Montreal Jazz Fest — Wishing I was there

I’ve had some incredible experiences hearing great performances and soaking up the other jazz happenings at the Montreal International Jazz Festival. Not to mention getting a chance to enjoy the cosmopolitan culture of one of North America’s most beautiful and most historic cities.

montreal

Last summer’s festival was again jam-packed with great music, some of which I wrote about for JazzTimes, and in several posts on this blog.

Sadly, I can’t make it for the 38th edition of the fest, which runs June 28-July 8.

But if I WERE headed to Montreal at the end of this month, I’d do my best to catch the following jazz, blues and pop/rock artists (some of whom are playing in bands with others on the list):

Ambrose Akinmusire, Arturo Sandoval, The Bad Plus, Ben Street, Bill Frisell, Brian Blade, Buddy Guy, Carla Bley, Charles Bradley, Charles Lloyd, Charlie Musselwhite, Curtis Lundy, Danilo Perez, Dave Douglas, Diana Krall, Donny McCaslin, E.J. Strickland, Eric Harland, Essiet Essiet, George Cables, Gerald Clayton, Ingrid Jensen, Jack DeJohnette, Jacob Collier, Jane Bunnett, Jeremy Pelt, Jesse Cook, John Hollenbeck, John Medeski, John Pizzarelli, John Scofield, Joshua Redman, Joss Stone, King Crimson, Kurt Rosenwinkel, Larry Grenadier, Michael Blake, Nicholas Payton, Reuben Rogers, Robert Glasper, Robin Eubanks, Scott Colley, Stanley Clarke, UZEB, and Wallace Roney.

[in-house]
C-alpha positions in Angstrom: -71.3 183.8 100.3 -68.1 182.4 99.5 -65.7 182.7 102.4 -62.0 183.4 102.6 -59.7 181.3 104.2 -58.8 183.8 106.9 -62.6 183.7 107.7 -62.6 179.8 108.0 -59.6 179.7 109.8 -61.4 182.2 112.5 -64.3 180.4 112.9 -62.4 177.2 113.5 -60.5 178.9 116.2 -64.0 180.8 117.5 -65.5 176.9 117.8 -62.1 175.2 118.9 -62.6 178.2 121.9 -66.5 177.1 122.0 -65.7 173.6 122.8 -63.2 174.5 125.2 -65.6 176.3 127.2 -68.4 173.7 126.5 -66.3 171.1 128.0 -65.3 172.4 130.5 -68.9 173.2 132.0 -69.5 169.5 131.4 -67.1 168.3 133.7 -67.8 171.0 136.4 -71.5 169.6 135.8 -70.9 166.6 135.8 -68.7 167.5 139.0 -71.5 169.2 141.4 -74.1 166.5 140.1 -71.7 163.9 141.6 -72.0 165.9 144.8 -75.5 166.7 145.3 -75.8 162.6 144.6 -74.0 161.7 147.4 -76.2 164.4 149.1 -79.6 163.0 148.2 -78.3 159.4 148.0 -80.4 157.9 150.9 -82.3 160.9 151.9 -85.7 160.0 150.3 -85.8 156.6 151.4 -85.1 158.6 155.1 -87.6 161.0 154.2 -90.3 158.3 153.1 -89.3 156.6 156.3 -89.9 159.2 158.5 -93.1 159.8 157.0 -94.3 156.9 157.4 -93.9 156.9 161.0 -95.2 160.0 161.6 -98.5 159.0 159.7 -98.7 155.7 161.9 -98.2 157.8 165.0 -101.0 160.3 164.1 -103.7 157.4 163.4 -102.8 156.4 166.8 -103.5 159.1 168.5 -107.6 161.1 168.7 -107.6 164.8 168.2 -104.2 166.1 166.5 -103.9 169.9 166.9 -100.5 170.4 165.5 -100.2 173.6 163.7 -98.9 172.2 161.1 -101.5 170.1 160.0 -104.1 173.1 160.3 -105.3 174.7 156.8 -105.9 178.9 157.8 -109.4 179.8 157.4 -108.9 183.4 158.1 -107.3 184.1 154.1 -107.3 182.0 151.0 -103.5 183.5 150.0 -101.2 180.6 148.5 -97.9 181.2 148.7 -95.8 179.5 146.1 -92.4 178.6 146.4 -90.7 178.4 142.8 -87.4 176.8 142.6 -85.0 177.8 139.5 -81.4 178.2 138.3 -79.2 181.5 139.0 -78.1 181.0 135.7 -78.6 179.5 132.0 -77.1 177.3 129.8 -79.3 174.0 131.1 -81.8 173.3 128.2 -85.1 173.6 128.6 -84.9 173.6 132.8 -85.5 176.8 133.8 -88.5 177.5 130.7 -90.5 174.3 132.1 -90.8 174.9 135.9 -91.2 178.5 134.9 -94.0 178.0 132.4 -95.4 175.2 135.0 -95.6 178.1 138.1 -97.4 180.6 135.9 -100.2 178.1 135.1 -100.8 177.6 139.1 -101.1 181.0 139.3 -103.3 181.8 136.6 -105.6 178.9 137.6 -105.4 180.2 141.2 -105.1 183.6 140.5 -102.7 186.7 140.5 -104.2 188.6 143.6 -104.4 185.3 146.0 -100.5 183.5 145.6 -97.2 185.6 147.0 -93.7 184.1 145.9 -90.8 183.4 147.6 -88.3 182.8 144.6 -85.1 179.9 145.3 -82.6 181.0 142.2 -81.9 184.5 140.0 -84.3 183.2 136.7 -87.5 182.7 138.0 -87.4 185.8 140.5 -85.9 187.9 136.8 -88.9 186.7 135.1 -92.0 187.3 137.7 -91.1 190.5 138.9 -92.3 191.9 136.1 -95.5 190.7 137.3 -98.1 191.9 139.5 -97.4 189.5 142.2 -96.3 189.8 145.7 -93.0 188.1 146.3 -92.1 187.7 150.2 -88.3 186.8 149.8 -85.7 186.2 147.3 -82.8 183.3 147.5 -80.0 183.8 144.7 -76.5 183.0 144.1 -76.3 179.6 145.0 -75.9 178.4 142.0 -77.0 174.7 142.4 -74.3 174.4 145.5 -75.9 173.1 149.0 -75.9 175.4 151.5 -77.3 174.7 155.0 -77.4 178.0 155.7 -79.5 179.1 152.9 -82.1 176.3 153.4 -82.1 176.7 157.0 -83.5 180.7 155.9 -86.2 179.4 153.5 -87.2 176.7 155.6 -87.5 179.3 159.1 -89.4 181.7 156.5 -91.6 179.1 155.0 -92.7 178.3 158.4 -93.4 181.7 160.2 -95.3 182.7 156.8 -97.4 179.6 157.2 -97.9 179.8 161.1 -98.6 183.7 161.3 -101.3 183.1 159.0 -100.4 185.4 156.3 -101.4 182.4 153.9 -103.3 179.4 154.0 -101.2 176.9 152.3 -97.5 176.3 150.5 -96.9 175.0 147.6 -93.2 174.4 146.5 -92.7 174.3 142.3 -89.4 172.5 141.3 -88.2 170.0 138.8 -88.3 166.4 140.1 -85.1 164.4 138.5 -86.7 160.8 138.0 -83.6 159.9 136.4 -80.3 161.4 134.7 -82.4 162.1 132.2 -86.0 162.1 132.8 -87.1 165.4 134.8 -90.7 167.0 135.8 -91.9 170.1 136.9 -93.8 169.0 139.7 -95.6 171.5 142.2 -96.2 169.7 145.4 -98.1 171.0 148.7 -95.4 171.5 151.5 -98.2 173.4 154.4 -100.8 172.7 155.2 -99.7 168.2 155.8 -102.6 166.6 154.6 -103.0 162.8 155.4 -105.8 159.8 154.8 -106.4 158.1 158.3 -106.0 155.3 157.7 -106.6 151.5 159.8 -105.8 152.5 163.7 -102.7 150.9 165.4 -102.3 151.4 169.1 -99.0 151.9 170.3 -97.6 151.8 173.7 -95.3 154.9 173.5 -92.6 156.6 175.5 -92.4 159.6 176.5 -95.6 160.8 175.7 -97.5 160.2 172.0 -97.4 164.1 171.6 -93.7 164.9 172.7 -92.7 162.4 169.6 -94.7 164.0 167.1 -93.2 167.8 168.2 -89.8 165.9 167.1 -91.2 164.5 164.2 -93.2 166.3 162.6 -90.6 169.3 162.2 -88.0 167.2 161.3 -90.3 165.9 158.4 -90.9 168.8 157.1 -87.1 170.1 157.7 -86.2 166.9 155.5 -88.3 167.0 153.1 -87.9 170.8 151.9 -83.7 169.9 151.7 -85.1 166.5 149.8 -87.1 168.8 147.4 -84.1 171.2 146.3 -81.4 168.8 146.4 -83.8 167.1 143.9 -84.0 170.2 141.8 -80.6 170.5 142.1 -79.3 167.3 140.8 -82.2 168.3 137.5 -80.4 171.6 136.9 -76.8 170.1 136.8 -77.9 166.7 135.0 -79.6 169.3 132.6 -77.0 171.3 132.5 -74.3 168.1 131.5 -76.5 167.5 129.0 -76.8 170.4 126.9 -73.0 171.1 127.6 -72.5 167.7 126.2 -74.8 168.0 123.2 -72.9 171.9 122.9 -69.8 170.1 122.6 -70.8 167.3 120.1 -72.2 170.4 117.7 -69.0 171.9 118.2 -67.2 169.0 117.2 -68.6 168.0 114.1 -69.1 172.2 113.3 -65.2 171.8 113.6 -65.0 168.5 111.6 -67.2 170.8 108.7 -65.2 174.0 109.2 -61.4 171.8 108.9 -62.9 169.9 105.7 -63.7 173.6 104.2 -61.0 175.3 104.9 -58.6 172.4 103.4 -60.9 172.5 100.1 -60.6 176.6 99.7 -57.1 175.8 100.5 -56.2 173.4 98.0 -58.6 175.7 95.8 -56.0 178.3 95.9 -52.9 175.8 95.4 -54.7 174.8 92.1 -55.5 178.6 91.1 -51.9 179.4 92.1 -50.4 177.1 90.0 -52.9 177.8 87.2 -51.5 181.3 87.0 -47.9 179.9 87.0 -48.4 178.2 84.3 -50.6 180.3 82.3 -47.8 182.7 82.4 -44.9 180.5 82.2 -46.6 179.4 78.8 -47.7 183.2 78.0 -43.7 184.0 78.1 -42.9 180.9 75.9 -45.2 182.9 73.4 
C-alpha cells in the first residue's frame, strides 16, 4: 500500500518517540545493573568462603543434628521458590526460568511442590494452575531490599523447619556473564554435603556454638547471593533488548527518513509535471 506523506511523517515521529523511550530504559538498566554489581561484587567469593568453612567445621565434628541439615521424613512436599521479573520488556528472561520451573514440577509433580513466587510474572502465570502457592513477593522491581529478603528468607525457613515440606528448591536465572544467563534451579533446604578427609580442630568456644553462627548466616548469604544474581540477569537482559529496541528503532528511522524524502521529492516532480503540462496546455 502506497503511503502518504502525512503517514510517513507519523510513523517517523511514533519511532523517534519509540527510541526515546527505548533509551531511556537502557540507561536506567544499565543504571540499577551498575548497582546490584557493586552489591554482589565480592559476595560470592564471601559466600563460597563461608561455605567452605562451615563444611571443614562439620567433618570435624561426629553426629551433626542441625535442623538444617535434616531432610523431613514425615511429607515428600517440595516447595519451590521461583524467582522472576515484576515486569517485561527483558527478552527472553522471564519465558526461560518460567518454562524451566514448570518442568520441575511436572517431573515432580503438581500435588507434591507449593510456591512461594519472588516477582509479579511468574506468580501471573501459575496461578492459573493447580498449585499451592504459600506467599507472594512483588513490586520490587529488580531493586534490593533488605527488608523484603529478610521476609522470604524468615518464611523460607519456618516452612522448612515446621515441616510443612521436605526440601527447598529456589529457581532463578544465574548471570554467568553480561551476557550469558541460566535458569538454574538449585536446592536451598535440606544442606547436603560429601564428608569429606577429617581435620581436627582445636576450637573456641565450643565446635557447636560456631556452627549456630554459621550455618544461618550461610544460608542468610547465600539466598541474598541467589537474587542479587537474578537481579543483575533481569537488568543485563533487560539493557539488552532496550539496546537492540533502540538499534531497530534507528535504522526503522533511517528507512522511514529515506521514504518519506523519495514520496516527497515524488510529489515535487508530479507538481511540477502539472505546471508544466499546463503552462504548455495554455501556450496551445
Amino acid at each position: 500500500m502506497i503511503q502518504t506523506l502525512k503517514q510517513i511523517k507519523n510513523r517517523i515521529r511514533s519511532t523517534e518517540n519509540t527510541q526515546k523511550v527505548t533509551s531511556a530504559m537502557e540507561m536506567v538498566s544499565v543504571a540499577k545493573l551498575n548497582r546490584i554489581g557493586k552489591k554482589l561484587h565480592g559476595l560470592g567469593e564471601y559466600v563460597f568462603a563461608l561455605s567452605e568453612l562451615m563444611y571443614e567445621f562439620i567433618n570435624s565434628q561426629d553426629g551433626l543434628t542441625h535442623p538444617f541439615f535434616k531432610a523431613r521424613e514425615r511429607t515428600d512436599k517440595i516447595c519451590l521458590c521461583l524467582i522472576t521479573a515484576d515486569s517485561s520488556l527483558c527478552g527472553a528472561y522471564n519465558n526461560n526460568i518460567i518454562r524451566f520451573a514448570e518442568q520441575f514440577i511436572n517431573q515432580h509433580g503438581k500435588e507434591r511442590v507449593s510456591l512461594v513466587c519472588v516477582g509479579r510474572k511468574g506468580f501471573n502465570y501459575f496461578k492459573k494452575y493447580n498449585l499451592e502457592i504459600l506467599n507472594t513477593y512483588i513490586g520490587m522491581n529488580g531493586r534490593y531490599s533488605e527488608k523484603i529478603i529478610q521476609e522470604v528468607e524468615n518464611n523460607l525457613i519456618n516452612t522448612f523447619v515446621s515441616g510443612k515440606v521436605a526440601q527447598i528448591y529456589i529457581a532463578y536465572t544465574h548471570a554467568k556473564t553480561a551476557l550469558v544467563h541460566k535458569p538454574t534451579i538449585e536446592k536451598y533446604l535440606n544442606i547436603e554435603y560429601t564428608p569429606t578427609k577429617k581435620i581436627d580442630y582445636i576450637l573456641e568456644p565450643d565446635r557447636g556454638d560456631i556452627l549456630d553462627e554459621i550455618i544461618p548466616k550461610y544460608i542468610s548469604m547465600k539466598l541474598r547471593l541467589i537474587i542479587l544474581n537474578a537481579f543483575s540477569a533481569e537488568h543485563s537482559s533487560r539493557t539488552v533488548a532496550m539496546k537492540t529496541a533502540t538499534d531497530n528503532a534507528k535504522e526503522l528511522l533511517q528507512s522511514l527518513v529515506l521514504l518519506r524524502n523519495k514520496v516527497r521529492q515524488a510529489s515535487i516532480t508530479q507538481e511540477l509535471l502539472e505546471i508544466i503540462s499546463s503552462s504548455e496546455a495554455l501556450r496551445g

Headed to Montreal? Let me know your thoughts on what you hear.

As for me — better luck next year.

 

 

Happy 80 Candles to the Village Vanguard!

village vanguard

Has it really been 30 years since I interviewed Max Gordon at the Village Vanguard for The Villager newspaper, for a story on the 50th anniversary celebration of the venerable Seventh Avenue South nightspot? Hard to believe. That summer, during my brief stint as a grad student in cinema studies at NYU’s Tisch School of the Arts, hardly seems so long ago. In addition to Gordon, I spoke with some of the many jazz greats who played the anniversary show, including trombonist Al Grey.

Gordon, the short, somewhat gruff, cigar-smoking, Lithuanian-born owner of the Vanguard, opened his place in 1935, and in its early years it became a home to poets, singing/acting revues, Caribbean artists (Harry Belafonte), folk and blues singers (Lead Belly, Woody Guthrie), and comedians (Lenny Bruce, Woody Allen).